Compared with rows of maize, tufts of switchgrass grown for biofuel have hidden perks, a new study finds. The benefits over maize include increased biodiversity, removal of more greenhouse gases from the atmosphere and boosted pest control.
The U.S. government encourages production of bioenergy crops, and maize, or corn, is the most commonly grown. But farmers might consider switchgrass or other prairie grasses instead if they knew of the crops’ strengths, says lead author Douglas Landis, an ecologist at Michigan State University in East Lansing.
Landis wanted to evaluate the benefits of growing bioenergy crops on marginal lands, sections of farmland that are suboptimal for growing food. He and his colleagues repeatedly visited more than 100 marginal fields growing maize, switchgrass or mixed prairie plants in Wisconsin and Michigan. At each site, the researchers evaluated biodiversity, looking at microbe, insect and bird populations. They also measured the “ecosystem services” that each field provided, including the rate of flower pollination, consumption of the greenhouse gas methane by soil microbes and suppression of insect pests.
Fields of maize produced more starter material for making biofuel. But fields of switchgrass and mixed prairie — planted mixtures of perennial grasses and flowering plants — enhanced biodiversity and improved ecosystem services, Landis and colleagues report January 13 in the Proceedings of the National Academy of Sciences. For instance, compared with maize fields, at switchgrass plots, methane consumption jumped by an order of magnitude and bird sightings doubled. The researchers also found that fields neighboring grassland plots had fewer pests and more flower pollination. One reason for the differences, Landis explains, may be that perennial grass fields don’t need to be replanted annually. Thus, they can accumulate more biodiversity and ecosystem services over time.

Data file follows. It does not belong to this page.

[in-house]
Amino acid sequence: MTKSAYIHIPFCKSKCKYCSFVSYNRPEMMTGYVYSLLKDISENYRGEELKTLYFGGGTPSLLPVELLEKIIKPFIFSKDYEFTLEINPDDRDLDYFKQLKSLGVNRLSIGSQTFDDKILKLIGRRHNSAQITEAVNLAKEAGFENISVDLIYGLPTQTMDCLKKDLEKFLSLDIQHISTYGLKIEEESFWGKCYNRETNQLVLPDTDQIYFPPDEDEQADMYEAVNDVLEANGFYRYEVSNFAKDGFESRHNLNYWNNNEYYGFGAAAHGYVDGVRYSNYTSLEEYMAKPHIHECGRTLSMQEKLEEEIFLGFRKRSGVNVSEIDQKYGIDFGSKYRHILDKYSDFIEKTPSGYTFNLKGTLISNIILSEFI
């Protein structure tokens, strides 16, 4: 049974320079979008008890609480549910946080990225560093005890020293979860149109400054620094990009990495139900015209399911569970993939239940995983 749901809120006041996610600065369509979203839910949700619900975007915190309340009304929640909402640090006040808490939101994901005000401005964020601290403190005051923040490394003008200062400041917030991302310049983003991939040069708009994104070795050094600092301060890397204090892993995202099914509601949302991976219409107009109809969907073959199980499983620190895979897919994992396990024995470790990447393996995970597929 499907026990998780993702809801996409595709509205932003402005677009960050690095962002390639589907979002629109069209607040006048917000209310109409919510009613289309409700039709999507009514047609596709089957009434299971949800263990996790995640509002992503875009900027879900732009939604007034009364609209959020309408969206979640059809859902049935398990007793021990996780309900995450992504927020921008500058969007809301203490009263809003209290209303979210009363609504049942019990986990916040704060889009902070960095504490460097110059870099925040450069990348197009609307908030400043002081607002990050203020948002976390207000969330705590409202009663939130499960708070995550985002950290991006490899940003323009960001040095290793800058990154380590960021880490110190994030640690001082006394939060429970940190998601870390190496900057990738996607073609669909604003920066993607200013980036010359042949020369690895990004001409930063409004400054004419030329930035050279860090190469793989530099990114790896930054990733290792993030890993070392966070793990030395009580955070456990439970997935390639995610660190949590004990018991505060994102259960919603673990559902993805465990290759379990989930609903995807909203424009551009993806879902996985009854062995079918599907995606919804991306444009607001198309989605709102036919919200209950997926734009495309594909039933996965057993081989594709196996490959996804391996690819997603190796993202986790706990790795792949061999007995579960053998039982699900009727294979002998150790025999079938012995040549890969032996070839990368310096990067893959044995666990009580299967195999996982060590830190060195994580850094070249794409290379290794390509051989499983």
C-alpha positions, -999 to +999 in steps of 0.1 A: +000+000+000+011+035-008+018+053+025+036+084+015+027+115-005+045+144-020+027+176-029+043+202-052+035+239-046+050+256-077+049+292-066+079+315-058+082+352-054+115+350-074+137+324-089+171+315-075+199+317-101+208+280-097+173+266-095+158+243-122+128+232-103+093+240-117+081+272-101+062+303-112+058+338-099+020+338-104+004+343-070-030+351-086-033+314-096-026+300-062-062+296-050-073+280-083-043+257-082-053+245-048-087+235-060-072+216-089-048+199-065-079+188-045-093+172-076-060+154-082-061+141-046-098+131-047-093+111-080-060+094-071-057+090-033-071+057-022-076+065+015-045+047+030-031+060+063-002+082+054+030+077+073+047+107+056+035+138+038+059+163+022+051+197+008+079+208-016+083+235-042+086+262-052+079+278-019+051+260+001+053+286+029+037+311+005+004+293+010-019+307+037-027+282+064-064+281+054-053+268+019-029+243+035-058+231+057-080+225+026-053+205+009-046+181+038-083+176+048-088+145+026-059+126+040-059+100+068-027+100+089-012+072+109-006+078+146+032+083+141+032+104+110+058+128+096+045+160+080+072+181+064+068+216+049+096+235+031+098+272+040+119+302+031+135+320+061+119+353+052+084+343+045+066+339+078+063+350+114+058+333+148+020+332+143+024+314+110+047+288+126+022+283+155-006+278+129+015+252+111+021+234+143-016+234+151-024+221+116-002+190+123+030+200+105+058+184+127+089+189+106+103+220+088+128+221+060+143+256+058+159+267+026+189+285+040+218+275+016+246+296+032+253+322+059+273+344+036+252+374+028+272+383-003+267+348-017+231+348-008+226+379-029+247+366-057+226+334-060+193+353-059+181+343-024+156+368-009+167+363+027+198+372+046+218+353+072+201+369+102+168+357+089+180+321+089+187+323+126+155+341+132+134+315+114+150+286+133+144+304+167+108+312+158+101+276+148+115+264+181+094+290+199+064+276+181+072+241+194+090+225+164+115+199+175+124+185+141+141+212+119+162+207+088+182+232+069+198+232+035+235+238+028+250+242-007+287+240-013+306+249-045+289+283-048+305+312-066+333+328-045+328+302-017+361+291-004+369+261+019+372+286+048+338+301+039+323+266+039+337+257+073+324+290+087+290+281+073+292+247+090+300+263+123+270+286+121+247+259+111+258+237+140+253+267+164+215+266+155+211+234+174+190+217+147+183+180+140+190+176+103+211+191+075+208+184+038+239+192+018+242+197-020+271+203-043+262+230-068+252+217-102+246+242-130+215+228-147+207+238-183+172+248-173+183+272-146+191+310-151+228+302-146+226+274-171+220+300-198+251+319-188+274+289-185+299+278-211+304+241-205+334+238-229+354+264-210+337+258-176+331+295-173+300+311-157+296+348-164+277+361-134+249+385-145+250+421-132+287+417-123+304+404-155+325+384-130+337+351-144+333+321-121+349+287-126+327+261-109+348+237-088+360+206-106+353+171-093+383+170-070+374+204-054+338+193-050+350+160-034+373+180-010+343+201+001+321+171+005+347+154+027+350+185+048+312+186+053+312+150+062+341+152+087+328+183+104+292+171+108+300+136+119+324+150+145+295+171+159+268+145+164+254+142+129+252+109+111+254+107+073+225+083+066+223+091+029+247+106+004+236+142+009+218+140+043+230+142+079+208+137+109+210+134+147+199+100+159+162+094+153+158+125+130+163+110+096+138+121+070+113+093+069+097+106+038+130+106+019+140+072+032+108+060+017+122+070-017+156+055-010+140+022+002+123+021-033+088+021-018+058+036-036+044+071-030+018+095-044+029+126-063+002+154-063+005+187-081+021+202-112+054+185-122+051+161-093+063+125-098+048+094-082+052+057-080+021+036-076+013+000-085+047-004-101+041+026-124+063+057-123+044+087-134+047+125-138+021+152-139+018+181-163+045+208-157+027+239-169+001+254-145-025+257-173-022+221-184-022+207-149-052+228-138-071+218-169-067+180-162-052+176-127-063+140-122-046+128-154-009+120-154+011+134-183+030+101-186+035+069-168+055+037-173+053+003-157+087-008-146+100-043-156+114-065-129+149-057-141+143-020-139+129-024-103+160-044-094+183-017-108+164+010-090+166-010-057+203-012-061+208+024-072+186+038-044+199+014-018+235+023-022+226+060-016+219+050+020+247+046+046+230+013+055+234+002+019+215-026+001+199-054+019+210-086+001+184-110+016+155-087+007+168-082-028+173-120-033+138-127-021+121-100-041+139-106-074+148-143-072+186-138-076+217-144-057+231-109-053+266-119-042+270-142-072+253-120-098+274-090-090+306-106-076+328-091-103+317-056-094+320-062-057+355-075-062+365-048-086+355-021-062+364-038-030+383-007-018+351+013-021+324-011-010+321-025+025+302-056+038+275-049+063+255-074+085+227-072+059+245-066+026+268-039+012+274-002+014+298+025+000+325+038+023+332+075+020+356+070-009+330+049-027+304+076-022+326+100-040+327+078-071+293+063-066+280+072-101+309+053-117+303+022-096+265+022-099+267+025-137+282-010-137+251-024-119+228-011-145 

Though researchers knew that switchgrass and other perennial grasses have certain advantages over maize, the study is the first to look at multiple ecosystem services and animal populations at the same time, says Silvia Secchi, an agribusiness economist at Southern Illinois University in Carbondale. “Typically people look at one ecosystem service at a time,” she says.
For this reason, Secchi says that land managers outside the Upper Midwest should do studies like this one to determine which bioenergy crops may best suit local ecosystems. “They’re showing a methodology,” she says.
Though the study is complete for the Upper Midwest, many farmers may still be hesistant to switch to switchgrass because they are accustomed to growing maize for food and for fuel, says economist Gregory Parkhurst of Weber State University in Ogden, Utah. And to get the maximum ecosystem benefits, neighboring farmers should coordinate efforts, which may add another hurdle.
The ecosystem improvements don’t all help the farmer, he says. “So the incentives have to be right.”